􀂄 The UK data calendar is particularly busy this week. The inflation numbers for June will receive the most market attention, particularly given the nature of the current debate on the MPC with a number of members stressing their unease with the persistently elevated level of consumer price inflation. A jump in petrol costs and the impact of the January 2010 VAT hike have meant that inflation has been above the 2% target every month since December 2009, rising to 3.7% in April, before falling back to 3.4% in May. We expect this disinflationary trend to continue, although on our own forecasts, CPI is expected to remain above 2% through the rest of 2010. If inflation does begin to come down, the debate over the appropriate level of interest rates is likely to become more focused on the uncertain nature of the economic recovery. Given this, we believe interest rates will remain unchanged this year. In June specifically, annual CPI inflation is expected to have declined to 3.1% with a slightly smaller decline in annual rates of both the RPI and the RPIX to 4.9%. In terms of other data, labour market statistics are set to continue to paint a fairly mixed picture with claimant count unemployment likely to fall further, and the more inclusive ILO measure continuing to show little, if any, growth in employment. Headline average earnings growth is forecast to slow as the positive bonus effect drops out of the calculation. Finally, the ONS is set to publish the final estimate of Q1 GDP. No change is expected to the 0.3% quarterly growth rate, but the release coincides with the publication of the annual Blue Book which adds to the uncertainty, given the likelihood of substantial revisions to past growth rates.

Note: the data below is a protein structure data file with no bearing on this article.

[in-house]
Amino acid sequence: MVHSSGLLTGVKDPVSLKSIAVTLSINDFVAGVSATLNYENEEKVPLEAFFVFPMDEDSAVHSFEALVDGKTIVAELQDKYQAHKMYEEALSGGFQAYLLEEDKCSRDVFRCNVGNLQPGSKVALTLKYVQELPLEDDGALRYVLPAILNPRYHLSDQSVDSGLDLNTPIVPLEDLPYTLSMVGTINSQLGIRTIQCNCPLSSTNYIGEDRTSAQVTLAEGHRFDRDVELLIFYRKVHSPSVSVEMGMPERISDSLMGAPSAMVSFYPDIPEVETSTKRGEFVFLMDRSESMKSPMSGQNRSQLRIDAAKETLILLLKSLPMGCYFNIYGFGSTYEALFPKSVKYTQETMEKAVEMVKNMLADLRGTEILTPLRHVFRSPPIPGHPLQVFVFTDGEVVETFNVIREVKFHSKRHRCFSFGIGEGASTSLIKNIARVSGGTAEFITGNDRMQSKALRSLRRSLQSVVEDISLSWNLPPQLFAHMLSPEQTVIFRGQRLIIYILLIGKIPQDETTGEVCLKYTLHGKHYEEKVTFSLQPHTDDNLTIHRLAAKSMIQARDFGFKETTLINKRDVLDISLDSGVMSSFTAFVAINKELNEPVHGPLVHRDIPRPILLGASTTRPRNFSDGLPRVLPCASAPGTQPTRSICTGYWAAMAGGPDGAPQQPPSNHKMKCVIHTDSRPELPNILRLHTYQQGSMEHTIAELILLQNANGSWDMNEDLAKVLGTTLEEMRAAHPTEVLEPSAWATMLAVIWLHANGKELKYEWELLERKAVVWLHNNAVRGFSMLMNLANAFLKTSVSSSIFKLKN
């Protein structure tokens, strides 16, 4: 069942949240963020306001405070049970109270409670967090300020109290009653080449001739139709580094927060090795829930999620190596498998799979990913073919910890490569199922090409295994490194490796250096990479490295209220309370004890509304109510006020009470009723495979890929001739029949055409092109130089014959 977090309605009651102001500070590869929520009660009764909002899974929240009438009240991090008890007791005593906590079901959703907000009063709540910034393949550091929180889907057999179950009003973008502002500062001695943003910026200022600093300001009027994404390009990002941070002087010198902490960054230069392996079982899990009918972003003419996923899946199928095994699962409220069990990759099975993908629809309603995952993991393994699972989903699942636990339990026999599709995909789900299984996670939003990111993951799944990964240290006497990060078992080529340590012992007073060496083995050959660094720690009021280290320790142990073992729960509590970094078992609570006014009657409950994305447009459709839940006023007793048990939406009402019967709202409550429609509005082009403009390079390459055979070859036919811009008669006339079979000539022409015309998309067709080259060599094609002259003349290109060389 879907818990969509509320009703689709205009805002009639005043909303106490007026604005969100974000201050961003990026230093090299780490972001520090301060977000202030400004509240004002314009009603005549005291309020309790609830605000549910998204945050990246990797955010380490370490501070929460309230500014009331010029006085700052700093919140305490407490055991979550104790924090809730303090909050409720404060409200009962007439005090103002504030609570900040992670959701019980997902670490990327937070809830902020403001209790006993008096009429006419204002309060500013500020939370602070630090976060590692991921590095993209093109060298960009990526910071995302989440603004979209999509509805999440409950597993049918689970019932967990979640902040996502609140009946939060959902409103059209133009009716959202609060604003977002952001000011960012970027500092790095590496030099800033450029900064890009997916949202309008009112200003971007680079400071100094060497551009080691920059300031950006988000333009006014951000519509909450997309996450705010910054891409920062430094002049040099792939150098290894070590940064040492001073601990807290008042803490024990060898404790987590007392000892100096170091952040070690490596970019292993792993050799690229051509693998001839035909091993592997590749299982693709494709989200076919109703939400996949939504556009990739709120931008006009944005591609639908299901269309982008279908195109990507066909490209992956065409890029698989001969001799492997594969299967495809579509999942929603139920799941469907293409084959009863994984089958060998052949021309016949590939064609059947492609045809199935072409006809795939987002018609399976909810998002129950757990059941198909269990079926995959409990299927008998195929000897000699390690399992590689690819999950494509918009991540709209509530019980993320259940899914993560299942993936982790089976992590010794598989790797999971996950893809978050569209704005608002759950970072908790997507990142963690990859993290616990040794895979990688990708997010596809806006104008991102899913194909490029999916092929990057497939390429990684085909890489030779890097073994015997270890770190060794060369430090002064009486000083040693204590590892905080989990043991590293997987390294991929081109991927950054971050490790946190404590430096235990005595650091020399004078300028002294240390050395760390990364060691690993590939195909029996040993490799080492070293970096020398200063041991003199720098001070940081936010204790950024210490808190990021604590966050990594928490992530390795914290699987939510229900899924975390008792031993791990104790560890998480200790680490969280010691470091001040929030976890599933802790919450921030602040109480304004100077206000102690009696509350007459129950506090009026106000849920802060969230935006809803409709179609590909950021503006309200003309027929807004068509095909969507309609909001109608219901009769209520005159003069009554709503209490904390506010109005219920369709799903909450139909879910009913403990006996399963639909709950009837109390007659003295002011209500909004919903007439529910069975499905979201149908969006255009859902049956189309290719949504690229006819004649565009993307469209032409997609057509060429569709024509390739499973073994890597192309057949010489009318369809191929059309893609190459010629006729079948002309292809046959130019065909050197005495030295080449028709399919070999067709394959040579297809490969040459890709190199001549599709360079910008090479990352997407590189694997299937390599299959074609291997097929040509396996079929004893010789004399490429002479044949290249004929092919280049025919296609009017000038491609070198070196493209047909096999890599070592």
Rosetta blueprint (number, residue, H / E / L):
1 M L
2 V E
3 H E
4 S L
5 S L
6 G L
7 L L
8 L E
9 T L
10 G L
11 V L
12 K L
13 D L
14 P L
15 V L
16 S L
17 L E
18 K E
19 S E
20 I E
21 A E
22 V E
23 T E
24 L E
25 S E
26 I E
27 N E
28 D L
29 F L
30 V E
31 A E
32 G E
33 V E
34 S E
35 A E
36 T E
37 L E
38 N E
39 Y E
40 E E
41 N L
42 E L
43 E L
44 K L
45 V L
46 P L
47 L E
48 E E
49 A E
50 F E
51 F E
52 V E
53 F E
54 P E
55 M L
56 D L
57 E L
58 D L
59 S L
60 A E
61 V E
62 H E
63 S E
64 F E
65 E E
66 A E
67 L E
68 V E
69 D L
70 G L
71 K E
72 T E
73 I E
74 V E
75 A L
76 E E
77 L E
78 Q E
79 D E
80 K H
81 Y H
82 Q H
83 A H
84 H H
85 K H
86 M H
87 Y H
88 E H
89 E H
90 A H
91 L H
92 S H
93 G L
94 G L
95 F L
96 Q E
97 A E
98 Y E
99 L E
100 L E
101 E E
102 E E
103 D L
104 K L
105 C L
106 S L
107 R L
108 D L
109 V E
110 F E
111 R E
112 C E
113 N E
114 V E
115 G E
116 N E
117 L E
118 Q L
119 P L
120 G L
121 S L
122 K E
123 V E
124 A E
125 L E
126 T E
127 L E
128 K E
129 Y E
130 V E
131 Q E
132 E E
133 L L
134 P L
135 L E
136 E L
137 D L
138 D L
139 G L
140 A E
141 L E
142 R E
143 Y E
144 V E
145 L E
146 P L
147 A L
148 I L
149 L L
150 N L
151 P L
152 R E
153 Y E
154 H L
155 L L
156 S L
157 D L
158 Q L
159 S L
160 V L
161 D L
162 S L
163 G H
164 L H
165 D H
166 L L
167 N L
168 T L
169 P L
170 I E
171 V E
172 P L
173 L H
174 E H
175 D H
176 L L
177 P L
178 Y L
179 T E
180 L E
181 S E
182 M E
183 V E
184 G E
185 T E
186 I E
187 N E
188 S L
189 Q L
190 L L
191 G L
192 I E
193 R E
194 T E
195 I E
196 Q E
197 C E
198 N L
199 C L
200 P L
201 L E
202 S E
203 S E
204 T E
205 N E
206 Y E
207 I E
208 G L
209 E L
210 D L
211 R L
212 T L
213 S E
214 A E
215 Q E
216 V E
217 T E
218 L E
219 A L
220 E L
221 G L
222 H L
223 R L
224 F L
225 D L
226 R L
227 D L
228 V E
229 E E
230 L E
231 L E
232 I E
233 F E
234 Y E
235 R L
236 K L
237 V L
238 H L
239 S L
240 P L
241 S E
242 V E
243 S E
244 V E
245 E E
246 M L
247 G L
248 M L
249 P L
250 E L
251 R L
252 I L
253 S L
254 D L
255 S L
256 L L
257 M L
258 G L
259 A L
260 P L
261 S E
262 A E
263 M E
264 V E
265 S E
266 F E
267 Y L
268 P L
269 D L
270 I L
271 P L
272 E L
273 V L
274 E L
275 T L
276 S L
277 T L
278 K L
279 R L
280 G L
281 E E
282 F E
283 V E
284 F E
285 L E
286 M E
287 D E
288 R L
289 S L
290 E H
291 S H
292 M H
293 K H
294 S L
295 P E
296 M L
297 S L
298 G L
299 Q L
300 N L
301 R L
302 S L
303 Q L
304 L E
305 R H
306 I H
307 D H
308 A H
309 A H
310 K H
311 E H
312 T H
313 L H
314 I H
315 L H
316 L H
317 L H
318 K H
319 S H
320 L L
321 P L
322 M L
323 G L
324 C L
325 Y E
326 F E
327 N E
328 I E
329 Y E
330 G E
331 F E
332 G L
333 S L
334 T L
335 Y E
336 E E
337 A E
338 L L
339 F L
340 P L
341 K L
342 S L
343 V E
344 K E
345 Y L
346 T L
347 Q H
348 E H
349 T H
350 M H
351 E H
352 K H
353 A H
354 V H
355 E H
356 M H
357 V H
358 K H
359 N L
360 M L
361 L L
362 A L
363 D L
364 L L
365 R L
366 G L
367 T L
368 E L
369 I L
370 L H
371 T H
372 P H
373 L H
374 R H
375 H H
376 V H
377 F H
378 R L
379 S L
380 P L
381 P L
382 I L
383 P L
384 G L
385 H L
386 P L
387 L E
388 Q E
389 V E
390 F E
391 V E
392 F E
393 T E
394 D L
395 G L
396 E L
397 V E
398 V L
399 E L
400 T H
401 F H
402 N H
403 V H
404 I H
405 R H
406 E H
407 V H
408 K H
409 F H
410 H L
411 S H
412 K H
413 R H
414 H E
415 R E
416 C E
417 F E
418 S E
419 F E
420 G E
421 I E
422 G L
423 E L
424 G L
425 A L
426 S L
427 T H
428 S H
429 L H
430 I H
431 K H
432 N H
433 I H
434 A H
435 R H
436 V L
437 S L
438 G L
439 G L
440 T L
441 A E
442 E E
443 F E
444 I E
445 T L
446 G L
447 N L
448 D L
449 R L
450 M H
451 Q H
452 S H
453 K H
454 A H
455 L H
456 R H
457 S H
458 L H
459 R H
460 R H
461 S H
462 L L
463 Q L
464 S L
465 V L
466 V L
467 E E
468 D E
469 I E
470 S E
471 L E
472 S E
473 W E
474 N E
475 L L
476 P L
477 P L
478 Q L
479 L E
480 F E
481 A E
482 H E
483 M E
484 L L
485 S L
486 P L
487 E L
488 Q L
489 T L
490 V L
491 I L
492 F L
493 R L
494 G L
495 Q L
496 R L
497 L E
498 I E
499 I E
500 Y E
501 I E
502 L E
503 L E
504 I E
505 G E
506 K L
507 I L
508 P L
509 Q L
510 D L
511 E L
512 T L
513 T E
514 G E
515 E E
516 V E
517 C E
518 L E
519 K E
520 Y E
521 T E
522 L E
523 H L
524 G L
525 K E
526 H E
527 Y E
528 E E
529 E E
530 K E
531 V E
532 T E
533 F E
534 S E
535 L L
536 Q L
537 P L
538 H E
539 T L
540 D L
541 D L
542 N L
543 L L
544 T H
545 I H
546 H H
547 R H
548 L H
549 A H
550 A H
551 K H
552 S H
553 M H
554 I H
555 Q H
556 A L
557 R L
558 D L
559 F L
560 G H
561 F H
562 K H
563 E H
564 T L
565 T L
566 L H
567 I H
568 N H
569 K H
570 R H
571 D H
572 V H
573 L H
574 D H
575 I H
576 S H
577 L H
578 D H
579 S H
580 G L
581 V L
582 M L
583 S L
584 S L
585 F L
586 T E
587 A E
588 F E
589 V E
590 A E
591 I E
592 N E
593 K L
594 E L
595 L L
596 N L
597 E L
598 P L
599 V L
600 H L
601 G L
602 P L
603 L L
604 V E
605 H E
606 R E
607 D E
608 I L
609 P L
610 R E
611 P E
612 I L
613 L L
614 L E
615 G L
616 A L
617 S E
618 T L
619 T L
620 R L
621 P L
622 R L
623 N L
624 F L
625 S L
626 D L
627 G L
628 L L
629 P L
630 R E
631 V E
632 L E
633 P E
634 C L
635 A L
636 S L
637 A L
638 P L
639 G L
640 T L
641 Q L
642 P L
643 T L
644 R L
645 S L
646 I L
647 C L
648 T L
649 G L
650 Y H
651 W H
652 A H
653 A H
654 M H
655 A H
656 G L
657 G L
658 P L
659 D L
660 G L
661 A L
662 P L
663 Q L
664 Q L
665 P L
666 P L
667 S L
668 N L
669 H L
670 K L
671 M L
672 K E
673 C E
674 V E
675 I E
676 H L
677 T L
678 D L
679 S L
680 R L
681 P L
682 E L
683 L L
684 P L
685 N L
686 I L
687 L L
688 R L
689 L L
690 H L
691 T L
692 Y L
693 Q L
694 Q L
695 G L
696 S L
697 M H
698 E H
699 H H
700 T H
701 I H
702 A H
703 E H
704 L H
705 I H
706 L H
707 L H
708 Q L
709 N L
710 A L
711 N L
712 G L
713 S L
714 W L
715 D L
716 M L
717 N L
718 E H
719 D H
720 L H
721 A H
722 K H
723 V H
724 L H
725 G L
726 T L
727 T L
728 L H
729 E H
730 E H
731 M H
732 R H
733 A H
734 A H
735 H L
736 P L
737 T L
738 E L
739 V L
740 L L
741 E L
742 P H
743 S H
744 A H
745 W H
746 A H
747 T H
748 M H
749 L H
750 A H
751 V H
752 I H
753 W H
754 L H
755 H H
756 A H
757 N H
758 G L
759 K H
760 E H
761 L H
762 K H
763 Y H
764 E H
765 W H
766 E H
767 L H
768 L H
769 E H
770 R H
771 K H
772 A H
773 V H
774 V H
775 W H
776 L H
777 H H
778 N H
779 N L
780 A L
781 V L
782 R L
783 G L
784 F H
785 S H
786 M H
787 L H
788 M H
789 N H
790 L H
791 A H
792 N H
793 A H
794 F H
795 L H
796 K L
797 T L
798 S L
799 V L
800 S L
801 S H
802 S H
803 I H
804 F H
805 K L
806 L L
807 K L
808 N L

􀂄 Last week, ECB President Jean-Claude Trichet was at pains to highlight the good news coming out of the euro-zone economy at the moment. The sharp 2.6% m/m increase in German industrial production during May (and associated strength in exports) is a case in point. With global recovery still being propelled by emerging Asia, Far Eastern demand for Germany’s exports (notably from China) is lending crucial support to economic activity at the moment. But this demand cannot be relied upon indefinitely, particularly amid signs that growth in China is beginning to slow. Although still robust, Chinese Q2 GDP data this week are expected to show annual growth slowed to 10.3% from 11.9% in Q1. Also published this week, Chinese consumer prices are forecast to have risen 3.3% in June – the second consecutive month that inflation has been above the official target of 3%. Given rising inflationary pressures, combined with the recent pick up in wages, we expect the Chinese authorities to raise the prime lending rate to 5.85% by end-2010. This week’s eurozone data releases include EU-16 industrial production data and Germany’s ZEW economic sentiment index for July. For the latter, we look for a relatively modest dip to 26.0 from 28.7 after June’s sharp deterioration prompted by turbulence in euro area financial markets. Beyond this, final CPI data for June are published in a number of countries, including France and Italy.